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Did The X-Files’ Revival Permanently Damage Chris Carter’s Reputation?

Did The X-Files' Revival Permanently Damage Chris Carter's Reputation?

A bad revival shouldn’t damage a classic’s standing: The new six-episode run of “The X-FIles” could have consisted of David Duchovny and Gillian Anderson reading Selena Gomez lyrics aloud for six hours and it wouldn’t make “Clyde Bruckman’s Final Repose” any less a great episode of TV. But reputations live in the present tense, and they’re always subject to revision. By commercial standards, the “X-Files” revival was a smashing success, with ratings strong enough to all but guarantee more episodes will be on the way. But critically, it was a trainwreck, and the blame is being laid squarely at creator Chris Carter’s feet. 

Take a look at some of the reaction’s to last night’s mini-season finale, “My Struggle II.”

Alan Sepinwall, Hitfix: Chris Carter created “The X-Files.” He created Mulder and Scully. He cast Duchovny and Anderson. He dreamed up the mythology, and the Monster of the Week structure that alternated with it. He hired Glen Morgan, James Wong, Frank Spotnitz, Vince Gilligan, Darin Morgan, Howard Gordon, and everyone else who walked through that writers room. Chris Carter is responsible for so much that made “The X-Files” an all-time classic. Chris Carter should also never write or direct another episode of the show.

Ken Tucker, Yahoo: Looking over the whole six-episode run, one must sorrowfully conclude that it is the creator’s contributions that are the most repetitive and excessively earnest. Earnest in the sense of wanting to keep making “X-Files” episodes, and therefore extending the mythology of the show despite the fact that its original aura of paranoia about the government has been played out to exhaustion by so much pop culture that followed in the wake of “The X-Files'” original run. 

Liz Shannon Miller, Indiewire: There have been good scenes and great moments over the last several weeks (especially in the episodes not written and directed by Chris Carter). And we still love this show, for all its flaws, including the way it can still drive us insane. But at this point, the roller coaster is clearly shaking apart.

James White, Empire: If there is to be more “X-Files” (the ratings have been strong in the States), it might be time to have Carter step back and let the other original writers, or some fresh blood, have a crack.

Josh Kurp, Uproxx: Chris Carter is responsible for one of my favorite shows (and the underrated “Millennium”), but I hope he never writes another “X-Files” again.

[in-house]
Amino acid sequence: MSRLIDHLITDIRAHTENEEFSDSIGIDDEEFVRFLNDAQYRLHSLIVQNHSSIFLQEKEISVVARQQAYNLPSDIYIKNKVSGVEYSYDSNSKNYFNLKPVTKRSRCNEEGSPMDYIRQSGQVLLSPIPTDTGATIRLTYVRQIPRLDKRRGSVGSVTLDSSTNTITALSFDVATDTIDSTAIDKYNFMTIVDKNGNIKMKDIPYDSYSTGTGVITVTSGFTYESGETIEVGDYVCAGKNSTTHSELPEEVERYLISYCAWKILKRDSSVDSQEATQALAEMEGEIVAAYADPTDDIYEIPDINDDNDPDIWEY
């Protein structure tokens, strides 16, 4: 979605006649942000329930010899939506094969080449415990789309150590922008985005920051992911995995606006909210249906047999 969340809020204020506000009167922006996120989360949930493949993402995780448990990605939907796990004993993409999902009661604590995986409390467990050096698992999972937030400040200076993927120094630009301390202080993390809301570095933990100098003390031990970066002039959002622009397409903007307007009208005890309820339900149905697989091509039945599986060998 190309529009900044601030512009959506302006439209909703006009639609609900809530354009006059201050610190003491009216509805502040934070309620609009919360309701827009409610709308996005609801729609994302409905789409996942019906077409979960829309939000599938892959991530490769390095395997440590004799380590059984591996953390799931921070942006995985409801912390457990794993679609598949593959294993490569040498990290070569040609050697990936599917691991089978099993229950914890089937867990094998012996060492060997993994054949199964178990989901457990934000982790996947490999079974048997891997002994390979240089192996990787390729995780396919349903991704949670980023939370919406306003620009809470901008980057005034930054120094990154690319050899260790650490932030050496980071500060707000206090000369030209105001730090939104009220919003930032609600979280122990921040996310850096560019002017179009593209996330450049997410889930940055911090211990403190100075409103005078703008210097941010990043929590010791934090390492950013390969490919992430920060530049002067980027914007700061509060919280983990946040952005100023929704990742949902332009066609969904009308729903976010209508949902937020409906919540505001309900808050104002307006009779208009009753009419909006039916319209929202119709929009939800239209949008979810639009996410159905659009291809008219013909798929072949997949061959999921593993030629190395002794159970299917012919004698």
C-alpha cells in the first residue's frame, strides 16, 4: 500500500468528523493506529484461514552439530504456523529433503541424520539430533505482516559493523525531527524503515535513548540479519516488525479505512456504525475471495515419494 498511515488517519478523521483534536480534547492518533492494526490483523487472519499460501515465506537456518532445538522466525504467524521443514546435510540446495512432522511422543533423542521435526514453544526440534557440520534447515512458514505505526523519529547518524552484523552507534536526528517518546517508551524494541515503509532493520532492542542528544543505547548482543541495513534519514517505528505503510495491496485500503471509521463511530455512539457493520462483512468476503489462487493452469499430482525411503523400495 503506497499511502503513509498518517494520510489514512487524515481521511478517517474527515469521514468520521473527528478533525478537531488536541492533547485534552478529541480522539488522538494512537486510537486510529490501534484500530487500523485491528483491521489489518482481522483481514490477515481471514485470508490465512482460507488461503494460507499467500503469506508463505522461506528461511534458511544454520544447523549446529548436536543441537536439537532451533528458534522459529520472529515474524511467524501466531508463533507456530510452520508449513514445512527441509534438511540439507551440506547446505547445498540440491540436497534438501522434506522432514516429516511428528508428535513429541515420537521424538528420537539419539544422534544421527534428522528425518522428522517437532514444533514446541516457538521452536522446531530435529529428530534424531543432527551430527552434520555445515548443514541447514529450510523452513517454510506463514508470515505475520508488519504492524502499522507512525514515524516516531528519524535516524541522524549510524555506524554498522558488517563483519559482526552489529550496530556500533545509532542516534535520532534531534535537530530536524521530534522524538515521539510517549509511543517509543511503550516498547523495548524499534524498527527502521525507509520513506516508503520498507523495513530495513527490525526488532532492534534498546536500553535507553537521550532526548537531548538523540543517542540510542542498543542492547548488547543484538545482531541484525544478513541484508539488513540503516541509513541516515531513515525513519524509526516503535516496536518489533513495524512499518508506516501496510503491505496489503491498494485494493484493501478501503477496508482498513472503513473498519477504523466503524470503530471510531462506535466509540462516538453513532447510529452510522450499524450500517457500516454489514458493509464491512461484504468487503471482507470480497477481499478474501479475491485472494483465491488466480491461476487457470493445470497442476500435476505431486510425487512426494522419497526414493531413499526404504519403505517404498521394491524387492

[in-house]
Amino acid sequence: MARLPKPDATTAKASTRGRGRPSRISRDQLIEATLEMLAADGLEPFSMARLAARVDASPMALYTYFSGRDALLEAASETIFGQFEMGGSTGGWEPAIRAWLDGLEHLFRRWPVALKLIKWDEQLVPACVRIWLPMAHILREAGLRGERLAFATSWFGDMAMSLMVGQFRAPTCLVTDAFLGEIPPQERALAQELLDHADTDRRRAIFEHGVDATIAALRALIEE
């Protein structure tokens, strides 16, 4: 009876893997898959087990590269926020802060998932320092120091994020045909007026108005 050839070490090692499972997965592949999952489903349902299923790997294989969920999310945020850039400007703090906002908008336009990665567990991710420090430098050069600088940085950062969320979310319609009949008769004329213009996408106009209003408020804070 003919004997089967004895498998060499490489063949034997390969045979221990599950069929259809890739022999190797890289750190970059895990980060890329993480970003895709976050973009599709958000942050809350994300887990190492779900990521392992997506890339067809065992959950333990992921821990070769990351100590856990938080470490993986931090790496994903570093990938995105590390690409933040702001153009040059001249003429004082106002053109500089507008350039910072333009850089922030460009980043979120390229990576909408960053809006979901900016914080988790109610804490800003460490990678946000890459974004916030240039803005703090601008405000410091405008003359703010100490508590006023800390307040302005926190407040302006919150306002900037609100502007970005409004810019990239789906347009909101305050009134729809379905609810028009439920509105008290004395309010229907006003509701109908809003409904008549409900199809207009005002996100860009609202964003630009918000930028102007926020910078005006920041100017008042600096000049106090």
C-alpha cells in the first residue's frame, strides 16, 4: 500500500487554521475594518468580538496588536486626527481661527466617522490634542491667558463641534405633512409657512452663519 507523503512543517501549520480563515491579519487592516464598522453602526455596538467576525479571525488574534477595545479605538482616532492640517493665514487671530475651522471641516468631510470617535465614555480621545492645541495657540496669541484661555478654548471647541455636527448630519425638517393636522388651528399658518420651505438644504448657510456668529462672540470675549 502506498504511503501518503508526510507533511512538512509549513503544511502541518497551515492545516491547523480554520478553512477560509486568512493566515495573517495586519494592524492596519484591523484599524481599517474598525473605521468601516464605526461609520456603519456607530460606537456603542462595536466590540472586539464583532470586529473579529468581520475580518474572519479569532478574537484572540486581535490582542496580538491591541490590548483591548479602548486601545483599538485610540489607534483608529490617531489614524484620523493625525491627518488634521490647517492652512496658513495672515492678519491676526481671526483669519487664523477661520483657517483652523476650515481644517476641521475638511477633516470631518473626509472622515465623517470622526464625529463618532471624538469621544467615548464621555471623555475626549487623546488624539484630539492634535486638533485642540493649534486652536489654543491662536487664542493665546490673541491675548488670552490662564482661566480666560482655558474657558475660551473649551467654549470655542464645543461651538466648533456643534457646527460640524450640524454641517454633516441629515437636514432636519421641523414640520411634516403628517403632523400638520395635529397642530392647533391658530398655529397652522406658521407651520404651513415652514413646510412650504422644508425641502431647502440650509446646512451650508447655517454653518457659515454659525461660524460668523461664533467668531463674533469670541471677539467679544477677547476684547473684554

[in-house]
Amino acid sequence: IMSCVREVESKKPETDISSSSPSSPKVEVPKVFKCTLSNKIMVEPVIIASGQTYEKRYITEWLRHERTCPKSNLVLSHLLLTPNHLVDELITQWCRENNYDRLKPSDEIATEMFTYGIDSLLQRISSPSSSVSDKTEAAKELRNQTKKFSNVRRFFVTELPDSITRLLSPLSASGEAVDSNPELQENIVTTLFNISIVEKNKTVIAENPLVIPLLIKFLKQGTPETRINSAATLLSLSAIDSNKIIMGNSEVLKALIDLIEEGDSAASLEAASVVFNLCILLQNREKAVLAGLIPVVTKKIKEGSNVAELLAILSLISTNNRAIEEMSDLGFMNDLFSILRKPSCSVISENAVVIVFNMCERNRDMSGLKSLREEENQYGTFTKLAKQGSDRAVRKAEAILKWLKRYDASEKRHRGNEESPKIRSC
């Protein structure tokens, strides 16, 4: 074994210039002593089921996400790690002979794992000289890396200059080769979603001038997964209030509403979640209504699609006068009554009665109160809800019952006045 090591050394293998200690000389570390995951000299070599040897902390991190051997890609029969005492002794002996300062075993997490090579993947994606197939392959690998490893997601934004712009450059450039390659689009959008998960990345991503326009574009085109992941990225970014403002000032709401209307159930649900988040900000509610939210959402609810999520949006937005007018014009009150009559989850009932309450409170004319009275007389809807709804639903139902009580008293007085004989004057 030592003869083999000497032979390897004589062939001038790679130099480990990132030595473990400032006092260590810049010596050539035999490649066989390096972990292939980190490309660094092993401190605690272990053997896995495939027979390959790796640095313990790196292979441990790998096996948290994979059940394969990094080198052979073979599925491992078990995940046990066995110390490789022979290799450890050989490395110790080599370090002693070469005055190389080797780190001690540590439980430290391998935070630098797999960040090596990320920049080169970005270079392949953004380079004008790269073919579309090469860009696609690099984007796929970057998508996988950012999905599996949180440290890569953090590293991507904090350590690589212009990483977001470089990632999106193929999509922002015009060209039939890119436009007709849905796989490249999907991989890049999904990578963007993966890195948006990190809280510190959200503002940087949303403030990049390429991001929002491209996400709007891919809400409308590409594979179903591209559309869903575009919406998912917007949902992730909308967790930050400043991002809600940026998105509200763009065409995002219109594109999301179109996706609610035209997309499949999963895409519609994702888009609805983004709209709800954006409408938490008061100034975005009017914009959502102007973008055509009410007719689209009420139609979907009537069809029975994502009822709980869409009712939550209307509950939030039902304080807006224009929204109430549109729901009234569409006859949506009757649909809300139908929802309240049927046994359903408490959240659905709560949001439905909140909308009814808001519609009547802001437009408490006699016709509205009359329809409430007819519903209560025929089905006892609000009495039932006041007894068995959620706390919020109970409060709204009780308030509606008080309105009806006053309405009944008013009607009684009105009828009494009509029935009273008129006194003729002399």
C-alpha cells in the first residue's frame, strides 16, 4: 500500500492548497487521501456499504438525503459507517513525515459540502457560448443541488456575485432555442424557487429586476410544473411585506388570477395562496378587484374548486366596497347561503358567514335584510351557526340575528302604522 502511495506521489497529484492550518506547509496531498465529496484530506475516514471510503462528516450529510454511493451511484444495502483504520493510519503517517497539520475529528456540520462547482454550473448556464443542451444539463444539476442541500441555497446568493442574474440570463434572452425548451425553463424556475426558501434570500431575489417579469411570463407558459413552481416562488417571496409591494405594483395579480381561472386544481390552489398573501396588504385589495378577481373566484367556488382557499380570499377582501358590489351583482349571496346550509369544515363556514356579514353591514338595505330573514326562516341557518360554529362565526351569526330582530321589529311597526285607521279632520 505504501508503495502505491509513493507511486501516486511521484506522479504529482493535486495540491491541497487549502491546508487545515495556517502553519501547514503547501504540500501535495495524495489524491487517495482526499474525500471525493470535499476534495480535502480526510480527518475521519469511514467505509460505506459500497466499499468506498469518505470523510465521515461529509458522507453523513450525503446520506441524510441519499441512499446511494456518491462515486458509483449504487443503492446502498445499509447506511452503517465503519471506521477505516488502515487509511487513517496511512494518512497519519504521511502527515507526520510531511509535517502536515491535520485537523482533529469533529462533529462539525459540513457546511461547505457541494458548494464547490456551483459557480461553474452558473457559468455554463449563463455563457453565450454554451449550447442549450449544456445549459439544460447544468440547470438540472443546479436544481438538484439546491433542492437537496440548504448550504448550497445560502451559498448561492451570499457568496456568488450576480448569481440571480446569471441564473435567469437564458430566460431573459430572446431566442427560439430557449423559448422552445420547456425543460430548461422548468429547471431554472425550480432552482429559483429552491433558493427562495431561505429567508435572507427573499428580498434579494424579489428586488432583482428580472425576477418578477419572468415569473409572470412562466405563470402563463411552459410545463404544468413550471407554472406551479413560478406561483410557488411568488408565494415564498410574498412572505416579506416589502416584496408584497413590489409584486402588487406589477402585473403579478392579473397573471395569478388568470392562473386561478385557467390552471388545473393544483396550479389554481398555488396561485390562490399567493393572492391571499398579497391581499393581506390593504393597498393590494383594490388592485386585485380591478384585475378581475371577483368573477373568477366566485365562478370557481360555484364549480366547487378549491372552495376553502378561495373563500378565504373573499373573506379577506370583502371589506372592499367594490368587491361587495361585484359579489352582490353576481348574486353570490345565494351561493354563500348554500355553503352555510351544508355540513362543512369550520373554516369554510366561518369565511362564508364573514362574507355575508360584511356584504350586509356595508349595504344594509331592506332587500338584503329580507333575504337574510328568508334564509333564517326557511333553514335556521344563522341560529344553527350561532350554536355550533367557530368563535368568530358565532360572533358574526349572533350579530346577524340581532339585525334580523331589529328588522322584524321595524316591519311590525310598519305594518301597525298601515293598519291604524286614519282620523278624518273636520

There are those who stand behind Carter’s new episodes, chiefly Vulture recapper Keith Uhlich, who writes so persuasively about the show that I almost, to coin a poster, want to believe. But Carter’s writing and directing contributions — the season openers and closers, “My Struggle” I and II, and last week’s “Babylon,” which introduced Robbie Amell and Lauren Ambrose as comic doppelgangers and followed Mulder on a hallucinogenic trip into a cowboy bar — were the worst of the new series by far. It doesn’t bode well for “The X-Files'” return, or its future, that “Mulder and Scully Meet the Were-Monster,” the only universally liked episode of the new run, was based on a ten-year-old script Darrin Morgan wrote for for the short-lived “Night Stalker” reboot. But at least Glen Morgan and James Wong’s “Home Again” and “Founder’s Mutation” at least managed to scratch the “X-Files” itch; they weren’t great, but they were good enough to remind you of the casual pleasures of throwing on an old episode. Carter’s episodes were often aggressively bad, and “My Struggle II” added insult to injury by ending with a trumped-up cliffhanger — the kind that, to judge by the violently negative reaction on social media, left fans less eager to see what happens next than feeling like they’d been strung along.

Carter, to be sure, is “The X-Files'” Charles Xavier, the one who brought writers like Wong and the Morgans, and directors like Rob Bowman and the late Kim Manners, who created the show’s highly influential visual style, together. But a short-form return doesn’t have the leveling effects of a 22-episode season — every bad hour is a substantial chunk of the whole — and there’s no writers room to smooth out Carter’s leaden dialogue and haphazard plotting. Carter shares story credit on “My Struggle II” with two PhD’s who helped flesh out the real-life science, but they didn’t do anything to make the rest of the episode make a lick of sense.

It’s a virtual certainty that “The X-FIles” will be back for more with Carter at the helm. And given that, when the New York Times’ Jeremy Egner delicately asked if there was anything in the new episodes he’d rethink, Carter suggested that his critics were the ones who needed to take a mulligan, it doesn’t seem like he’s especially inclined to change course. But if critics, and a good number of fans, had their way, it would be time for Chris Carter to step away from the show he created and let someone else take the wheel.

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